NORFOLK, Va. -- Just ask Kyle McCarthy about his job. And the adrenaline that flows through him like an electrical charge.
“Yes. Sir, Absolutely. It is one heck of a ride up here I’ll tell you what,” he said.
Petty Officer McCarthy tackles one of the most stressful occupations in the United States Navy.
“Because the first thing I see when I walk up is two jets turning around and moving,” said Kyle. “So you have missiles, bombs and torpedoes.”
The sailor from Chesapeake is part of the ordinance team on board the U.S.S. Dwight D. Eisenhower.
“It is definitely a fulfilling experience,” he added.
The 24-year-old welcomed me to go below deck in a rare opportunity to be a sailor for the day.
But before accepting the invitation, I need to look like a sailor.
Our first stop at Naval Station Norfolk, was inside The Navy Exchange, one of the busiest spots in Hampton Roads, where we found Inell Lewis.
Ms. Lewis has been a seamstress for 50 years. She has dressed generations of military men and women. The Emporia native does not allow clients to leave until they appear, well, ship shape.
“We want to have our sailors looking good because if it is not done right it reflects on us,” said Ms. Lewis.
At Naval Station Norfolk security remains tight. Our second destination? The massive nuclear powered “Mighty Ike”.
Sitting at Sewell’s Point just west of the I-64 bridge tunnel, the second oldest carrier in the fleet just returned from a seven month combat deployment fighting the Islamic State in Operation Inherent Resolve.
As we discovered, each member of the Ike’s crew of 5,000 plays a critical role on board the carrier.
Petty Officer Nick Moffett, the ship’s banker and graduate of James River High School in Chesterfield, wears many hats.
“We’re on the front line if you will,” said Nick. “We’re on a ship. We’re not on the ground but we are definitely contributing in a hands on way.”
When he is not paying his fellow sailors Nick takes charge in one of the ship's fire stations, where he leads a team of sailors when crisis strikes.
“I was the scene leader for the entire deployment,” said Nick.
For the 28-year-old, training is paramount because, in the middle of the ocean, calling 911 is out of the question.
“If the ship goes down. We go down,” said Nick. “So we have to protect that. And we protect our lives.”
Firefighters on board train every two weeks for hours on end.
“So basically we bring all of this stuff out to the hangar bay. Everyone gets dressed to fight the fire or the flooding or any kind of casualty we might have,” said Nick.
Nick put this journalist through the drill, helping me don the heavy, hot firefighting gear.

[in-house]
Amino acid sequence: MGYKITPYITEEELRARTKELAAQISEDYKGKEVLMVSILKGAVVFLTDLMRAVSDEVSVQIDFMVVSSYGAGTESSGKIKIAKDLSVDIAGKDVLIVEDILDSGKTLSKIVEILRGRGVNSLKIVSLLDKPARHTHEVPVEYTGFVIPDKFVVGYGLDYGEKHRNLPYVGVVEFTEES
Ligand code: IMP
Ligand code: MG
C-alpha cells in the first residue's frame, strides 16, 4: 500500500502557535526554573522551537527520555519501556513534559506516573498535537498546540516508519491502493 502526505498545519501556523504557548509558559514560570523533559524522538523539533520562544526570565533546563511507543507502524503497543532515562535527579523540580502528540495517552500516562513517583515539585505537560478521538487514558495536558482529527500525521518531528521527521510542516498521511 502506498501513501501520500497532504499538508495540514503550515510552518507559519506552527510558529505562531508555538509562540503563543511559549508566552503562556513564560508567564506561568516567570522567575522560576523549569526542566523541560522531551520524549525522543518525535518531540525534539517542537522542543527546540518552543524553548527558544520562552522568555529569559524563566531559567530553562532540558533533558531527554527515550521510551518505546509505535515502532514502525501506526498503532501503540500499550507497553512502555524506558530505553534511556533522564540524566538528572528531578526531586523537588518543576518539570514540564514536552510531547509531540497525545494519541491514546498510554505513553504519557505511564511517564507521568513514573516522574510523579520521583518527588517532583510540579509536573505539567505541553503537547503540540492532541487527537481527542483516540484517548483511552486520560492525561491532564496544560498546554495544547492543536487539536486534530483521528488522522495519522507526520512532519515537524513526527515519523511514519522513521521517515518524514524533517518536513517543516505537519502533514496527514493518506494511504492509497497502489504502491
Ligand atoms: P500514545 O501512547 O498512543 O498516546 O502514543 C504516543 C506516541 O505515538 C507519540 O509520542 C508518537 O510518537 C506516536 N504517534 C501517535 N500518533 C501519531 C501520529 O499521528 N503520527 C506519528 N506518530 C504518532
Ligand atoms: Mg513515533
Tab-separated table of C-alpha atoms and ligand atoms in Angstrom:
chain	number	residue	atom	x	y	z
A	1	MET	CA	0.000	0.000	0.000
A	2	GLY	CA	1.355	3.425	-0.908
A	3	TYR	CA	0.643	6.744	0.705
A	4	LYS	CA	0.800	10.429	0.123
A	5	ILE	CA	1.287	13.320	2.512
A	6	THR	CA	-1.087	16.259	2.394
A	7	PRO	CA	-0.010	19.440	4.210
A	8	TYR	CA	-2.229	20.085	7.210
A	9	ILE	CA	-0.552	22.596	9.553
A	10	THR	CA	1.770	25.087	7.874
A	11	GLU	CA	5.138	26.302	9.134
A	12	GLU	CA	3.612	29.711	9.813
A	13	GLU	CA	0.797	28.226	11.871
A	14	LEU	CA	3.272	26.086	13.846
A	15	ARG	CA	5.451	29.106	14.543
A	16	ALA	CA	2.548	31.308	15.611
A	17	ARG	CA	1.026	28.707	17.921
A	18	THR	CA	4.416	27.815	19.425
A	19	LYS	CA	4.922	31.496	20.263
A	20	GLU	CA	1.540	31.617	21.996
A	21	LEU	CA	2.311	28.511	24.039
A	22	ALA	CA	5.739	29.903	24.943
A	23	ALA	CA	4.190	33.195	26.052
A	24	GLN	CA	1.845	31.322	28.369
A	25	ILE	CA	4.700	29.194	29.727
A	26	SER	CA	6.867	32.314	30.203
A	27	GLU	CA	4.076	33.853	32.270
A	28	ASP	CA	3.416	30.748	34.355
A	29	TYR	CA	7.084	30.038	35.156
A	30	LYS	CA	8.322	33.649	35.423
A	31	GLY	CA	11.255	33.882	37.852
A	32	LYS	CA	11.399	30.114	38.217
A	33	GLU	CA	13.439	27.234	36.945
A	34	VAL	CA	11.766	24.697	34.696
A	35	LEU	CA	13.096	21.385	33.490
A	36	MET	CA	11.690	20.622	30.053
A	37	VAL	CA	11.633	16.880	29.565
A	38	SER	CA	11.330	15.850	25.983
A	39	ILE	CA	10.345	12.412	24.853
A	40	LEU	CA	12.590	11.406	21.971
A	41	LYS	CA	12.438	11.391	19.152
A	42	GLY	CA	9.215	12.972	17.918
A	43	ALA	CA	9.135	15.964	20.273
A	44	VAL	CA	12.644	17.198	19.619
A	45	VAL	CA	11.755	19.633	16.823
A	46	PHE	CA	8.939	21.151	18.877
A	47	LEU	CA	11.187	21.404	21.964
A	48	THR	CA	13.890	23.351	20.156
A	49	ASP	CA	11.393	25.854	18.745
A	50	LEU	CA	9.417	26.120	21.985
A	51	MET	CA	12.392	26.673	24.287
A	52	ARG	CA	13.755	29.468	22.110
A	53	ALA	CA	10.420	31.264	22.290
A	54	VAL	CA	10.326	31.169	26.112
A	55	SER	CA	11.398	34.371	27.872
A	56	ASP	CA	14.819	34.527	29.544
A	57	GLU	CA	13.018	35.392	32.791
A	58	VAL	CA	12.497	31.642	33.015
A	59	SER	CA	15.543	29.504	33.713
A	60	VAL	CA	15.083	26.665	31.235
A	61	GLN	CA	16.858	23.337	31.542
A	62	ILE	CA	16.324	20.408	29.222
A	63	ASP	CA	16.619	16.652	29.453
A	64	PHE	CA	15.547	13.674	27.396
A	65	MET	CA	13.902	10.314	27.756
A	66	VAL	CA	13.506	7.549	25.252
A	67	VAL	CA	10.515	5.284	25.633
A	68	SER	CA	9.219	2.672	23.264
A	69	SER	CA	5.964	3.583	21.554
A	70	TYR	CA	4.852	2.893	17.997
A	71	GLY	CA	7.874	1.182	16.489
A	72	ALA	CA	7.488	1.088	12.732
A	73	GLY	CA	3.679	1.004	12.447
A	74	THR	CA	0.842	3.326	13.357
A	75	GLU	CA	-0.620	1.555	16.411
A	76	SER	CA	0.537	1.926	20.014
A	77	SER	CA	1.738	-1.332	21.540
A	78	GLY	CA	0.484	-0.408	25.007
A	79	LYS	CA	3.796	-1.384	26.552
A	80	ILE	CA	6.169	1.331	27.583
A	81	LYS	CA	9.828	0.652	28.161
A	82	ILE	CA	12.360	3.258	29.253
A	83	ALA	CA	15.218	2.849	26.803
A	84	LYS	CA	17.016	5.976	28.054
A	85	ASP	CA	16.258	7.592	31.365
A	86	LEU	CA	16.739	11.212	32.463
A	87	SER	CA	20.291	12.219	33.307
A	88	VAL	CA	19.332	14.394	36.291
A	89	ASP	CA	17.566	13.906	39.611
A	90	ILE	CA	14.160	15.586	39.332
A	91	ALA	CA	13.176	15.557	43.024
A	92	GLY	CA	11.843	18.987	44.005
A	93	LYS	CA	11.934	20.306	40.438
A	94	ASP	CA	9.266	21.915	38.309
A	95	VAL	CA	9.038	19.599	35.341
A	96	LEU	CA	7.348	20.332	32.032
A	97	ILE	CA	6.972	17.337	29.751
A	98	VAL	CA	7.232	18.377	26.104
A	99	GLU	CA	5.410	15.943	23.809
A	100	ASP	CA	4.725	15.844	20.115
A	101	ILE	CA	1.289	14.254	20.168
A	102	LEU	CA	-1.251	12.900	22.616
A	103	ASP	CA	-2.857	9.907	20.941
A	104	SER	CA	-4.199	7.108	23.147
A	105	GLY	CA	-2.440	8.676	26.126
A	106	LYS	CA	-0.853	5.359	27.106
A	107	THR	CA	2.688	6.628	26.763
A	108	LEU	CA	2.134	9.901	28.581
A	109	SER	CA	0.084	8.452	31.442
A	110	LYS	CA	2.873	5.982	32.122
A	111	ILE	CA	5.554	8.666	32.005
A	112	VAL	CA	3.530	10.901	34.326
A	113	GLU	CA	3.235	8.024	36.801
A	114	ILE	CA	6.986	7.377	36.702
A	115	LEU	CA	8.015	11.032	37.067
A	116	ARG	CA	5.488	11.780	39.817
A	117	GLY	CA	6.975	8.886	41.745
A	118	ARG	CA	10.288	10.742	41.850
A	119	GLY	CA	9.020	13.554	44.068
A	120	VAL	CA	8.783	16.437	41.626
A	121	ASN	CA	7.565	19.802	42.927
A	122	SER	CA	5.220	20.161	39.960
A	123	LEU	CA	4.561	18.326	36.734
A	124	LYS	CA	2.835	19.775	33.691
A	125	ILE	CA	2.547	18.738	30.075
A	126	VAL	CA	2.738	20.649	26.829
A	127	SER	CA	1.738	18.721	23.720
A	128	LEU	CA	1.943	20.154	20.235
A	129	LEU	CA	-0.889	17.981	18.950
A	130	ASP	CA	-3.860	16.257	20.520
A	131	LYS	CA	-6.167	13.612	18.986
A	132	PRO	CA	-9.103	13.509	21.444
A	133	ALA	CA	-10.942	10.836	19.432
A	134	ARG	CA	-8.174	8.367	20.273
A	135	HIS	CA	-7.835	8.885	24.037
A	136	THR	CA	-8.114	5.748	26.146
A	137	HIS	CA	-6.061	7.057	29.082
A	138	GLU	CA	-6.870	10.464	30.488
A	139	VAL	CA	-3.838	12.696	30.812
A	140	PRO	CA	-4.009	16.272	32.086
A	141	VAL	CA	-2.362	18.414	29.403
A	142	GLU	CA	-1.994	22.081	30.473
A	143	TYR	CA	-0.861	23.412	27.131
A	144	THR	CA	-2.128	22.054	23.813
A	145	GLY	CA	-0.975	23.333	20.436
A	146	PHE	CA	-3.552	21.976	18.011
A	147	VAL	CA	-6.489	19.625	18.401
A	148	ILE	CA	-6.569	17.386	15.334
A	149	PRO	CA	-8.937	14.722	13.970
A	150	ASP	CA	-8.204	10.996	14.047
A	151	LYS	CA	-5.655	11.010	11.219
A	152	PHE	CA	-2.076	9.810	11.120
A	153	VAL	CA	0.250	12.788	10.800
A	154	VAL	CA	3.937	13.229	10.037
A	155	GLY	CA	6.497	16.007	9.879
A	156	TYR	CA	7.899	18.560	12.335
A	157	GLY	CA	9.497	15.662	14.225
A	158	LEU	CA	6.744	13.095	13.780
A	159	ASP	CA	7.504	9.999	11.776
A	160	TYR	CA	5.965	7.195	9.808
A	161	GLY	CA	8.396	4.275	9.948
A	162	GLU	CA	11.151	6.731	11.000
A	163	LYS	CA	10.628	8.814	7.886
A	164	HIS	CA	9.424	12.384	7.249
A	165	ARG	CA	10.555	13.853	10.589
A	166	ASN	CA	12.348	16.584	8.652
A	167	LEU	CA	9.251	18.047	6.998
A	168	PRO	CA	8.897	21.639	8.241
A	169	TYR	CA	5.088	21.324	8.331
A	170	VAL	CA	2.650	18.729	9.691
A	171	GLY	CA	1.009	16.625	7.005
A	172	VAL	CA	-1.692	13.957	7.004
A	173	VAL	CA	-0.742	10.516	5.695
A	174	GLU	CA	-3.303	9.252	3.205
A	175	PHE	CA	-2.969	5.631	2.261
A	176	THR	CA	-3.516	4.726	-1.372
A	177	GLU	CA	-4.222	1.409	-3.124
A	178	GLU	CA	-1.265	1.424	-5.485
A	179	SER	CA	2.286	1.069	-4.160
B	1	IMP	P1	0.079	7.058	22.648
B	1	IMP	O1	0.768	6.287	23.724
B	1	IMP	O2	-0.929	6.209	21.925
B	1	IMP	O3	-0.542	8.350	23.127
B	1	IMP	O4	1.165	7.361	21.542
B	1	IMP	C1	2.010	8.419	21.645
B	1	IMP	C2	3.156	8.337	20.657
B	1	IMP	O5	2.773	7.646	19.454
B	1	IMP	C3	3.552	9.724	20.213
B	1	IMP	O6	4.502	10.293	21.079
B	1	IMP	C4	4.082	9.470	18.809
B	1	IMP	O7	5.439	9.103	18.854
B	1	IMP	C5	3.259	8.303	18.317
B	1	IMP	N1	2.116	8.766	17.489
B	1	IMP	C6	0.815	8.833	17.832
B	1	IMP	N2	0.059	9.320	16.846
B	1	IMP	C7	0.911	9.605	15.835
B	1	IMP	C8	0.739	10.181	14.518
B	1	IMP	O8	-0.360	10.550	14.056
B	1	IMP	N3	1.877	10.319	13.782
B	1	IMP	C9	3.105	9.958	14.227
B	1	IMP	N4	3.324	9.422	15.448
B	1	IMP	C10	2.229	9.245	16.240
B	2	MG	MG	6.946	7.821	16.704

“We don’t know when the next casualty might happen or how bad it is,” said Nick. “We need to be ready to fight the fire or fight the flooding or fight whatever happened as soon as possible.”
Putting on the equipment in mere minutes when an emergency arises requires several hands.
“Nick you have a lot of people helping you?” I asked.
“Yes a ton of people helping you out,” said Nick.
Another place on board where the temperatures soar? The four and half acre flight deck especially under the blazing sun in the Persian Gulf.
“So the heat index was 150 degrees,” said Kyle McCarthy. “I have never felt anything like that in my life.”
Kyle McCarthy and the ordnance team loaded jet fighters with everything from laser guided missiles to 2,000 pound bombs.
“From there it is pedal to the metal. It is pedal to the metal, man,” said Kyle.
The Chesapeake native does not take his responsibility lightly.
“We’re going to go right over here right down these steps,” he said. “I’ll take you in where all the planning is and all the magic happens.”
The 24-year-old led me to a room where the ordinance team members don life-saving equipment like the vest which has a transmitter inside in case Kyle falls overboard into the water. Kyle and his sailors work in tandem under and around supersonic jets in a type of high seas ballet.
Each teammate is assigned to a different task depending on their colorful shirt.
“We’re the Skittles on the flight deck because you have all of the colored jerseys,” said Kyle.
The 70 plus F/A 18’s on board the “Mighty Ike” were launched in missions against the Islamic State in Iraq and Syria.
“Our seven month deployment we dropped 1,222 pieces of ordnance on the bad guy. On ISIS,” said Kyle.
He said with so many moving parts on the flight deck his duties can be hazardous. It is a dangerous but rewarding job.
“As much as it gets difficult and stressful it is honestly one of the coolest things I’ve ever gotten to do,” he added.
Commander Erik Stinson leans heavily on Kyle. The pilot said no one individual can claim glory.
“Without the ordnance on the aircraft we are nothing,” said Stinson. “The whole team. The whole strike group team. It is a team effort to accomplish a mission.”
It’s clear Petty Officer Kyle McCarthy and the crew of the USS Dwight D. Eisenhower take pride in their jobs and their country.
“At the end of the day you come back and say I can’t believe I just did that,” said Kyle. “There is not a better feeling I can experience. It is a unique experience being in the Navy. I thoroughly enjoy every minute of it.”
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